The Ultimate Winter Adventure? Think New Hampshire, Not Tibet

"Since we cannot count on 100% reliable transportation," said the flyer mailed to me in advance, "You must be in good physical condition so that you can hike to safety ... in rugged weather conditions with energy-sapping cold, chilling and buffeting winds and through deep drifted snow." I was ready.
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Winds yell at you. Snow talks softly. But winter's always saying the same thing: Escape. Find some sun. Run as far from me as you can.

I listen, just like anyone, but keep suspecting this might be a trick. A January lie. Is there some frozen secret that the season doesn't want me to see? I've hunted for it in trips to Antarctica, to Greenland, to Norway's northernmost tip -- but no luck at all. Until now.

I've found the ultimate winter adventure. It isn't exotic, it's convenient: at the top of New Hampshire's Mount Washington, only a few hours' drive from my home. The 6,288-foot summit claims the "world's worst weather." Worse than Everest. Worse than the North and South Poles.

There's an observatory up here that's attacked by ice and by temperatures of 30 and 40 below. In April, 1934, it clocked a 231-mile-per-hour wind, the strongest ever recorded on earth. Sign up for one of its winter excursions, and you can get up here to stagger around in gusts, spend a night in the bunkhouse and watch the weather instruments go wild.

The first overnight I could get a space on was a few years back, in mid-January. The Mount Washington car road and cog train are closed from October until May, so we were set to be hauled to the top in the back of a snow cat.

"Since we cannot count on 100% reliable transportation," said the flyer mailed to me in advance, "You must be in good physical condition so that you can hike to rugged weather conditions with energy-sapping cold, chilling and buffeting winds, and through deep drifted snow." I was ready.

But then there was the list of gear that fell out of the same envelope. What's an ice axe? Was I going to be chopping up there? Sports Authority was out of anti-fog solution to apply to my ski goggles as required. I ended up packing my flannel-lined jeans instead of the suggested wind pants and picked up a pair of gloves at CVS since I didn't have time to shop for "windproof mitten shells."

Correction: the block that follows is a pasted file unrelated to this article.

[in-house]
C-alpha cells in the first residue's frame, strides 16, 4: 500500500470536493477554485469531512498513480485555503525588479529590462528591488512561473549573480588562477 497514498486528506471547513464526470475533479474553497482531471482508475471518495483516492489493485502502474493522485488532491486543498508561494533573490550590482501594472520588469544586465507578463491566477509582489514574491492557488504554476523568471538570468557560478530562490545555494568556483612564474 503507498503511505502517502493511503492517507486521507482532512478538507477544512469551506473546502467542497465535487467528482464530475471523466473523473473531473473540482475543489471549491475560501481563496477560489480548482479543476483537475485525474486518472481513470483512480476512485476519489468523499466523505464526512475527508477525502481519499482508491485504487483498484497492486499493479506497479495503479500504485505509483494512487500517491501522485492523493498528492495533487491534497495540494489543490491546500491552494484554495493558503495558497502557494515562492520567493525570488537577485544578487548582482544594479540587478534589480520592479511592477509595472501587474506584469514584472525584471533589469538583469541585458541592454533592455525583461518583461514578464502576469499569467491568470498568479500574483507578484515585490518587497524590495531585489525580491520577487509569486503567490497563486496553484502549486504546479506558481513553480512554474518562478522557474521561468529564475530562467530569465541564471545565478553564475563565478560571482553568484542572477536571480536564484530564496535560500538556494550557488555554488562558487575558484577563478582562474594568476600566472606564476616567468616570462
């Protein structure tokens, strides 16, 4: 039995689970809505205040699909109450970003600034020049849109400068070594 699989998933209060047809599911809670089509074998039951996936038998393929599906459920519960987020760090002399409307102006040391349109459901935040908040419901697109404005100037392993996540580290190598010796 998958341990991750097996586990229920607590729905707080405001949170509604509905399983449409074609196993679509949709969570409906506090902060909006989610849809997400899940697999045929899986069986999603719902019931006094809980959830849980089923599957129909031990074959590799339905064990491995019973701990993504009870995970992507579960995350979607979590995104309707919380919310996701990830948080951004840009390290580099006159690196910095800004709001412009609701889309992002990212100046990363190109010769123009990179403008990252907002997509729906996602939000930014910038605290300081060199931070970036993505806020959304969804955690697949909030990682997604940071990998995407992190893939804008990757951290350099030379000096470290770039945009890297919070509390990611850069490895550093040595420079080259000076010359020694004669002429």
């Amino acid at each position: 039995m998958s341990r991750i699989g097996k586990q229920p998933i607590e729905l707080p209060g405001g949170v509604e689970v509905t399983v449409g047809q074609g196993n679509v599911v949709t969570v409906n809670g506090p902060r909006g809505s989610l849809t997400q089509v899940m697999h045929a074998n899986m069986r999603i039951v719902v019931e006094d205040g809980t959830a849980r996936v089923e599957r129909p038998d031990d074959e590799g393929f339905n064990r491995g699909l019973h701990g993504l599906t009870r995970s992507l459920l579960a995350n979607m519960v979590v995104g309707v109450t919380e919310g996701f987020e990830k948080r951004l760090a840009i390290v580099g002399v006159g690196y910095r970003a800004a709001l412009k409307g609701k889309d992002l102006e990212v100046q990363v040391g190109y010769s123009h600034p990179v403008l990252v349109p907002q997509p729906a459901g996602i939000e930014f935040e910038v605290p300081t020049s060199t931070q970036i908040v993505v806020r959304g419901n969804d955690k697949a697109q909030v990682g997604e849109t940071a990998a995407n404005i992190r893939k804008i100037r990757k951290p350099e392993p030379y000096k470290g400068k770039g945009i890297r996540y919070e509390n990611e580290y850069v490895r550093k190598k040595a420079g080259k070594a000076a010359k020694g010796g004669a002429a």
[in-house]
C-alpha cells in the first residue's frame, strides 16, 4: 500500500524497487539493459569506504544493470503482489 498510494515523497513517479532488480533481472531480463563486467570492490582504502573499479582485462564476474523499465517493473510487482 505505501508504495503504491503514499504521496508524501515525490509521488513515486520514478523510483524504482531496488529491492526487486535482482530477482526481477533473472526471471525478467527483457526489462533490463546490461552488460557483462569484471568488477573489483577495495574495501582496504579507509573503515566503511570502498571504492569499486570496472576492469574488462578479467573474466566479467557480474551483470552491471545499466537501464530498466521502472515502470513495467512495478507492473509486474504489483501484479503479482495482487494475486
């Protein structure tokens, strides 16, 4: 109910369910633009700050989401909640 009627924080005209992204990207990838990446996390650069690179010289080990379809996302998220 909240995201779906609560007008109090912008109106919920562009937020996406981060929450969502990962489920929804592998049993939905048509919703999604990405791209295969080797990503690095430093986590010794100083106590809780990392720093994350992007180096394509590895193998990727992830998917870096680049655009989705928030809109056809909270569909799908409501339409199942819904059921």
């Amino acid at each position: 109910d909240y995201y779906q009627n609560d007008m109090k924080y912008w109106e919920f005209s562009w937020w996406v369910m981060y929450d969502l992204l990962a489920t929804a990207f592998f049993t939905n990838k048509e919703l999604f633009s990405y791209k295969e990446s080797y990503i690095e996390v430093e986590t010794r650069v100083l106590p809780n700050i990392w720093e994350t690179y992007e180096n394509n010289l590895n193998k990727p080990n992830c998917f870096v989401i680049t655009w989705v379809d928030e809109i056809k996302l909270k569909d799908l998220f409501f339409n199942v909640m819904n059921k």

It was 7 degrees at the bottom of the mountain on the morning of our ascent. The tips of my fingers were, even there, beginning to scream. Shaking people's windproof mittens, I found out I'd been booked on "A Special EduTrip for New Hampshire Science Teachers." I am not a teacher and I live in Rhode Island. But it looked like a veteran group. Maybe I could learn.

During the lurching climb inside the snow cat, we tipped and heeled around tricky curves with names like "Gravel Pit," "Tank Farm" and "Air Force." No wildlife so far. But, we were told, the summit sometimes has ravens, foxes, weasels. One time, somebody thought they saw a moose.

At about 4,000 feet, one of the teachers brought out a bag of Original Lays. Due to the altitude it was puffed up to basketball size.

Jim Nacchia, a teacher in a high-security juvenile detention facility, looked like he wanted to pop it. He had an evil gleam. I asked him why he was on the trip. Would his students want to come?

"My kids don't leave the building," said Nacchia. "My job is to bring the outside to them."

At that exact moment the snow cat smacked something in its path. We were thrown violently forward, then back. The cabin's rear window was smashed. Doors flew open. Duffle bags ejected into the snow.

"Everyone okay?" checked trip leader Steve Roberts. Everyone was. In fact the science teachers seemed excited over the forces of physics we'd just felt. Someone held up the dirigible bag of chips: Still intact.